I didn't agonize long over whether to immunize my family against swine flu. Earlier this year, I wrote about the flu's deadly effects on pregnant women, and I want to make sure that my family and I didn't contribute to the problem.
If the risks weren't convincing enough, the moans and groans from other mothers whose families have contracted the flu are quite motivating. "Say good-bye to a month of your life," they told me.
Our pediatrician also warned us of very high fevers (up to 106°!) , accompanied by a sore throat and cough. And the news from the Centers for Disease Control and Prevention (CDC) is not promising: The number of confirmed cases is rising.
According to the CDC, my family is a high-risk group—we "qualify" for the shot before others in our community. Not only are we caring for a baby under 6 months of age, but our two other children are under age 5.
So I should have no problem getting the vaccine, right? Not so fast. As it turns out, at least 25 city and county health agencies in California have received less than half of the vaccine doses they ordered, according to the Los Angeles Times. Here's how my hunt for the vaccine went down.
No room at the pediatrician's
So when I heard that the H1N1 vaccine had arrived in our community in California three weeks ago, I clicked my heels and called my pediatrician to make an appointment.
"We won't have it until sometime in November," his office told me.
So I called our urgent care clinic, and they did have some doses. "We can be there in 15 minutes," I said.
"Hurry," said the receptionist.
I pulled the baby from her high chair and loaded my pajama-clad children into the car, driving as fast as the law allowed. The waiting room was jammed, and the receptionist was crying.
"Sorry, sorry, sorry," she was telling people. "If you're not a current patient, we can't vaccinate you."
I am a current patient, but my kids are not, and they were only vaccinating children.
"Sorry, sorry, sorry," she said through her tears, returning to the phone.
"Go to hospital across the street," she finally told the assembled group of upset parents. "They have 40,000 doses arriving today. You can get in line after their staff."
We headed there immediately, only to be told that the story was a complete fabrication. "We wish that were true," the hospital operator chuckled when I asked her about it later. "I can't get the vaccine either!"
- Next Page: Day 2 [ pagebreak ]
- Day 2
- The next morning, I learned that another after-hours clinic had the vaccine.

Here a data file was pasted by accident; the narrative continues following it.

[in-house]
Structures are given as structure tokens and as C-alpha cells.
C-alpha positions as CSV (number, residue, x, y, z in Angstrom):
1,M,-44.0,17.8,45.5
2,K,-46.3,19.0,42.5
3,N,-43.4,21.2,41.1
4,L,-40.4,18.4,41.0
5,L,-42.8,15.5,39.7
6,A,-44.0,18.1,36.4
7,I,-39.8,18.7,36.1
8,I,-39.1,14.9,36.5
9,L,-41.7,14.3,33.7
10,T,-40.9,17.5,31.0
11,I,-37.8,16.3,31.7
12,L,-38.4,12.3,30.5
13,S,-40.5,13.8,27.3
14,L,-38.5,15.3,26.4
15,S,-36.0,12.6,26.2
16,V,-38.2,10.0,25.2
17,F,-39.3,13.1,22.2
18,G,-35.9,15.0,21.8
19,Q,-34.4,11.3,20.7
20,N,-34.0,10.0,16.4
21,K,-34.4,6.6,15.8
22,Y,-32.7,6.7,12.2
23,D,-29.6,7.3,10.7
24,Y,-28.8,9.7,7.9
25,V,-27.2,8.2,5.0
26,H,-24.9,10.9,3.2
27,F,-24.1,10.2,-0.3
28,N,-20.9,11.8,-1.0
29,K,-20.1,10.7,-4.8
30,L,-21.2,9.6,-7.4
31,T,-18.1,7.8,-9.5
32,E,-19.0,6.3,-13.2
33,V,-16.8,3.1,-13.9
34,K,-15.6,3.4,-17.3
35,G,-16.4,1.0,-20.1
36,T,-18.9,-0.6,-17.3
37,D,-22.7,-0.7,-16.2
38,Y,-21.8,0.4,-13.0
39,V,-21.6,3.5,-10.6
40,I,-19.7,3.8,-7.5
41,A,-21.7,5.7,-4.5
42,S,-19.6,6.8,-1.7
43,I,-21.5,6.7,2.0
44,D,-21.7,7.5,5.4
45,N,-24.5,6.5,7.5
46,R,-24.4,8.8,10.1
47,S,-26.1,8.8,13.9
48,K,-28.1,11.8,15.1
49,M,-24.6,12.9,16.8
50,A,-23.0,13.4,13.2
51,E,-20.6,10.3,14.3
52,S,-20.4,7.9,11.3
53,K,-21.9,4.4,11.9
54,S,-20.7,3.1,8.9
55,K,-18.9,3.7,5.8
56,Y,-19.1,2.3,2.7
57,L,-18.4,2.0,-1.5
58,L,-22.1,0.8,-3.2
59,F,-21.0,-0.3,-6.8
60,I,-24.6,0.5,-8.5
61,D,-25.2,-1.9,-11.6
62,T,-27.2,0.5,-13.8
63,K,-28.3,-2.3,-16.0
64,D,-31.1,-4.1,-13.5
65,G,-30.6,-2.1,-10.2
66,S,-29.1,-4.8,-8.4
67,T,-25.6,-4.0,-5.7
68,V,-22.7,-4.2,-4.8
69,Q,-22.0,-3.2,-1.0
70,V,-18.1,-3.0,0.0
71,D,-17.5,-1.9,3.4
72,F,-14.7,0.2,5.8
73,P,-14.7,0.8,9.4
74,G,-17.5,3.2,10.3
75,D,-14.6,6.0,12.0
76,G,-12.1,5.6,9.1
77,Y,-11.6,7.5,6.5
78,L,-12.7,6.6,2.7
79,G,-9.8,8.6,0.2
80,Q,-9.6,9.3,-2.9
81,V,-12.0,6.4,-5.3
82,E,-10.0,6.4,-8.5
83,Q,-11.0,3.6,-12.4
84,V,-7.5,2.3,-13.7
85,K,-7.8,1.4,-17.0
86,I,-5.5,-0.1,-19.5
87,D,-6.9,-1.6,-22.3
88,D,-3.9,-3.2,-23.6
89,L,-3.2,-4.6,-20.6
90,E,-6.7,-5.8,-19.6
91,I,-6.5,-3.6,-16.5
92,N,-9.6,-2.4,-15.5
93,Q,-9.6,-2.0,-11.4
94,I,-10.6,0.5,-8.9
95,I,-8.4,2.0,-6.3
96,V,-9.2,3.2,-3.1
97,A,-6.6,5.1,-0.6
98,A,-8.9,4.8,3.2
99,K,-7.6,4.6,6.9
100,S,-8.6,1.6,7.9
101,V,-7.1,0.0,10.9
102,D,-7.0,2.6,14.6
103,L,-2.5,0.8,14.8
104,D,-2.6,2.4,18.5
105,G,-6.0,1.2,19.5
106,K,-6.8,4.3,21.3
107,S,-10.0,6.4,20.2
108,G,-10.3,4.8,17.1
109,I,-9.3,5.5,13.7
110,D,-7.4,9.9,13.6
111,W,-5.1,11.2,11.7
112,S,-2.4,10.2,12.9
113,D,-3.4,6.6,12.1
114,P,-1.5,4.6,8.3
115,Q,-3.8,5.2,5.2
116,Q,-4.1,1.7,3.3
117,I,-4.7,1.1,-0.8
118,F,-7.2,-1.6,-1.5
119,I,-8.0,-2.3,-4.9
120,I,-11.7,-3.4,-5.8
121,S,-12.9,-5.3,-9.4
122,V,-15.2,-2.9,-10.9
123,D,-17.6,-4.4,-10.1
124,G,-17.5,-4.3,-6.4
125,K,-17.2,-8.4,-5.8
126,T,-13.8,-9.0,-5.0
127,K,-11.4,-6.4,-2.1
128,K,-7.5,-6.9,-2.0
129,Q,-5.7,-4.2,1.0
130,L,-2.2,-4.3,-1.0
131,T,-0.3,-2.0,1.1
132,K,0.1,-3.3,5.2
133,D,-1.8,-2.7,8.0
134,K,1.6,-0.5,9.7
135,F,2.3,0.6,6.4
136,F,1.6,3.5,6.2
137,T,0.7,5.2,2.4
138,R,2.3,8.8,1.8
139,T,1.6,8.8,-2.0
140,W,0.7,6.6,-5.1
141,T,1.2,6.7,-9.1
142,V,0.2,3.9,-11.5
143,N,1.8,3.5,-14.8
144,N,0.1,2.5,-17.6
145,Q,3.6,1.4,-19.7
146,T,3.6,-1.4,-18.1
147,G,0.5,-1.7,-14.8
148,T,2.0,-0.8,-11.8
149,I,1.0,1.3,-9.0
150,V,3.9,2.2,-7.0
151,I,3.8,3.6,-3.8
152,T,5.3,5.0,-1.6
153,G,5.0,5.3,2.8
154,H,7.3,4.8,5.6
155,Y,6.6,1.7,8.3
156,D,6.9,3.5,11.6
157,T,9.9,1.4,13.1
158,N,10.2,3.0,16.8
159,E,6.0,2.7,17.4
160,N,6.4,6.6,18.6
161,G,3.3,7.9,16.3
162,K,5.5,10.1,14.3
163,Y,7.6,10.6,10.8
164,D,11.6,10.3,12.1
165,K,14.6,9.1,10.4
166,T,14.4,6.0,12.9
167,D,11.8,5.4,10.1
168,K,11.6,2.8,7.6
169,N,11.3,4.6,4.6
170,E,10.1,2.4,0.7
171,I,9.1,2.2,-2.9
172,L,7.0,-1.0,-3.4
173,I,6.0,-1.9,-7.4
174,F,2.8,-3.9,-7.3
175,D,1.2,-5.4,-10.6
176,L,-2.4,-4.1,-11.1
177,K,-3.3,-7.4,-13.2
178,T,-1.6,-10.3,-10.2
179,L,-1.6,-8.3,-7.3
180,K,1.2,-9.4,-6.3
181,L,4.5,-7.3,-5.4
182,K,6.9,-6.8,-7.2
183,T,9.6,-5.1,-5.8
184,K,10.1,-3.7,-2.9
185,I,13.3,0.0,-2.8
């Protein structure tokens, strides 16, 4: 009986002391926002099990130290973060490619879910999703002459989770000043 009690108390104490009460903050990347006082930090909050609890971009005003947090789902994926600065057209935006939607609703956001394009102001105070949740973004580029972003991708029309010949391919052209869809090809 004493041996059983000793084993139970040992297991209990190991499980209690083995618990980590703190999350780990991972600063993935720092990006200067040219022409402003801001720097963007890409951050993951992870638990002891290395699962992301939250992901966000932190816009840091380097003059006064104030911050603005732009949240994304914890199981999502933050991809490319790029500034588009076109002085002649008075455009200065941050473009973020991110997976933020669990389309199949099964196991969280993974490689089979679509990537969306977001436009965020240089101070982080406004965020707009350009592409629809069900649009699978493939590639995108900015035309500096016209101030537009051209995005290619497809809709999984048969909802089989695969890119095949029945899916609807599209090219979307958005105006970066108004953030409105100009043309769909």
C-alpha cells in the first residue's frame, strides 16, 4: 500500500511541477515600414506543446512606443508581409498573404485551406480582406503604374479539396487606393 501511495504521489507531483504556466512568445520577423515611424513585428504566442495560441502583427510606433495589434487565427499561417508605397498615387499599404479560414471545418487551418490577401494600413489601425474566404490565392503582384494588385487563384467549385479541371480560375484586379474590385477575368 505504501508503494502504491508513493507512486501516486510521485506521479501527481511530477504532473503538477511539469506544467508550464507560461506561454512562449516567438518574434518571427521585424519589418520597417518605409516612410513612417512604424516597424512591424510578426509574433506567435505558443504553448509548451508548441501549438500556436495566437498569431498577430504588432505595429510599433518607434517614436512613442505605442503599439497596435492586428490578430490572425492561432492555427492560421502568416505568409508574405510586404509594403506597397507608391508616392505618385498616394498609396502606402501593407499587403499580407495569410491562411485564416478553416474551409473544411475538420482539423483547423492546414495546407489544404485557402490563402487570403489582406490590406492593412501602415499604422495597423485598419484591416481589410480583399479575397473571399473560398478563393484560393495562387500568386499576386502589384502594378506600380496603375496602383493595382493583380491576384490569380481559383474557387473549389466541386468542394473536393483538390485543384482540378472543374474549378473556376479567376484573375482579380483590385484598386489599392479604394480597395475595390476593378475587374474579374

I called them the minute they opened. "We've run out," they told me. "Try the free clinic down by Oakland airport. We heard they have it."
I called the free clinic, and indeed, they were planning to start vaccinating high-risk groups (that's us!) starting at 3 p.m.
I piled all three girls (plus bags of snacks, books, and toys) in the car, sacrificing the baby's nap and praying that we wouldn't contract H1N1 by simply standing in line. It was a 40-minute drive, and I kept the mood light in the car, singing songs, and talking about the ice cream I would give my kids as a reward for bravely getting shots.
I finally found the clinic, tucked behind a construction zone, and grabbed the only parking space. I unsnapped my daughters from their car seats, and we walked in, full of hope and with dreams of ice cream. We were immediately herded into a crowded waiting room, where we were gradually sorted by the clinic staff.
"Are you an uninsured resident of Alameda County?" they asked me.
If I had lied, my kids and I would be vaccinated right now. But despite my great desire to use a friend's address and fib my way into this particular inoculation, I just couldn't. Crestfallen, I held my daughters' hands and slunk from the clinic, feeling ridiculous.
My infant is vulnerable, my 1-year-old is vulnerable, and my 4-year-old is attending a preschool where five students and three teachers have already contracted the regular flu. I can only thank my lucky stars that I'm not pregnant too.
Very few of us who want the vaccine in our community can find it for ourselves and our kids—and that includes my pregnant friends. The doses are arriving very slowly and sporadically, and they are immediately accounted for by other doctors' offices, other health plans, and, apparently, the uninsured residents of Alameda County.
Our pediatrician's office still hasn't received the vaccine, and my family is on a seemingly hopeless H1N1-vaccine waiting list with another clinic.
This weekend, our county is setting up a flu vaccine clinic at a local high school. I'm just hoping I can get the kids out of bed, get their diapers changed, and bundle them against the early morning chill in time to get a spot in line.
And if we do succeed this time? Ice cream for everyone. Then back in line next month for the booster…